Artists’ resale rights (droit de suite) are due to be harmonised throughout the European Union (EU) on 1 January next year. This month, as the Tefaf fair opens in Maastricht, the organisers are launching a report, “Global resale market for modern and contemporary art”, prepared by the Texas-based art economics research firm Kusin and Co.
Droit de suite is payable by vendors who sell art by living artists or those who died under 70 years ago. It works on a sliding scale, from 4% to 0.25%, and is capped at E12,500 ($16,000, £8,600) on any one sale. The European trade fears that, when it is applied throughout the EU, it will push vendors to sell in the US, where the levy does not exist. “We are very worried”, says Christie’s ceo Ed Dolman. “Clients look carefully at the costs of selling and will go where they can to get the best deal.”
David Kusin, president of Kusin and Co., says that in preparing the report, his brief was to assess the impact the new levy would have on the European art trade. “As we analysed the data, we discovered that the displacement of art sales from Europe to the US is already even more dramatic than we thought”, he says. “Our report shows that the levy has far wider implications.”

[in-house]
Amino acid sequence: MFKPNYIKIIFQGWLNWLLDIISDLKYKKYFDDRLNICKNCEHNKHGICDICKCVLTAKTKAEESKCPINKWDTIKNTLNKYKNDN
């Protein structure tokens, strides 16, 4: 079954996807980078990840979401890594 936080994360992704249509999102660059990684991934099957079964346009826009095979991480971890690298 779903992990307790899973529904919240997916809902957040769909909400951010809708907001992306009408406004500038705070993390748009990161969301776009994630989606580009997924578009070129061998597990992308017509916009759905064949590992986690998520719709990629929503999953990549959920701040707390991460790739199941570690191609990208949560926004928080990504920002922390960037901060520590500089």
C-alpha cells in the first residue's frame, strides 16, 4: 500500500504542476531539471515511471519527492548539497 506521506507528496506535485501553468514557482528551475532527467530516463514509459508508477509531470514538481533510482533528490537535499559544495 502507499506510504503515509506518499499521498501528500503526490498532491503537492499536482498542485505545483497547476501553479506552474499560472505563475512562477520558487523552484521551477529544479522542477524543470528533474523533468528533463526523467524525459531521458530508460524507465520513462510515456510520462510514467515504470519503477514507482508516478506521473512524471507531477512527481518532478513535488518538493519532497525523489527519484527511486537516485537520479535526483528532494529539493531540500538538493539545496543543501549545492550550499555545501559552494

Kusin and Co. also looked at the potential benefit to artists of droit de suite, and their report states that, if the levy had been collected on all eligible auction transactions in the EU in 2003, the heirs of deceased artists would have received 83% of the levy, while only 17% would have gone to living artists. The total number of artists whose work was sold at auction over the period analysed was 13,863. In addition, a large number of artists sold at auction would not have been eligible for the droit de suite levy since they did not hold nationality of an EU member country, nor did they come from a country with a reciprocal agreement to enforce the levy. This bolsters one argument against the levy, that it does not primarily benefit living artists since these figures show that artists’ estates are the main beneficiaries of droit de suite.
The report assesses the size and structure of the market in the EU. It gives figures for total global sales in the modern and contemporary fine art auction market in 2003; these amounted to €1.14 billion ($1.47 billion, £785 million), which represents about 32% of the total value of the international fine art market.
In 2003, the EU accounted for 45% of global art sales, and the US 46%. Within the EU, the UK was by far the largest market, with over half of all art traded. However, the US had the highest average auction price, at $72,618 (€56,410, £38,873) in 2003, nearly double that of the EU average.